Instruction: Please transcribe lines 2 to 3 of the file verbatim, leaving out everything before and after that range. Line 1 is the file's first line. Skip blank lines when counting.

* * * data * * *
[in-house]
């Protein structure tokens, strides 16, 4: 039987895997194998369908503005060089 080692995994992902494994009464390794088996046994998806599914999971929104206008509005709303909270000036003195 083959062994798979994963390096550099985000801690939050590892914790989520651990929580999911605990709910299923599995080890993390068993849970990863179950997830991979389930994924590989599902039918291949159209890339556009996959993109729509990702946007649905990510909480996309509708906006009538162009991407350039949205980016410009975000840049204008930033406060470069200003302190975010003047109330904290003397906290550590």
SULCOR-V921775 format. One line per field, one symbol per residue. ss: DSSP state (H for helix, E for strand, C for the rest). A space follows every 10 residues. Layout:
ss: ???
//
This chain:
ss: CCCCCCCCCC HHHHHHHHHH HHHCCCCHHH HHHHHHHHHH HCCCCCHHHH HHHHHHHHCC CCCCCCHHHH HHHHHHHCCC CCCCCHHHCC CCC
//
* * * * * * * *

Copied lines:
């Protein structure tokens, strides 16, 4: 039987895997194998369908503005060089 080692995994992902494994009464390794088996046994998806599914999971929104206008509005709303909270000036003195 083959062994798979994963390096550099985000801690939050590892914790989520651990929580999911605990709910299923599995080890993390068993849970990863179950997830991979389930994924590989599902039918291949159209890339556009996959993109729509990702946007649905990510909480996309509708906006009538162009991407350039949205980016410009975000840049204008930033406060470069200003302190975010003047109330904290003397906290550590």
SULCOR-V921775 format. One line per field, one symbol per residue. ss: DSSP state (H for helix, E for strand, C for the rest). A space follows every 10 residues. Layout: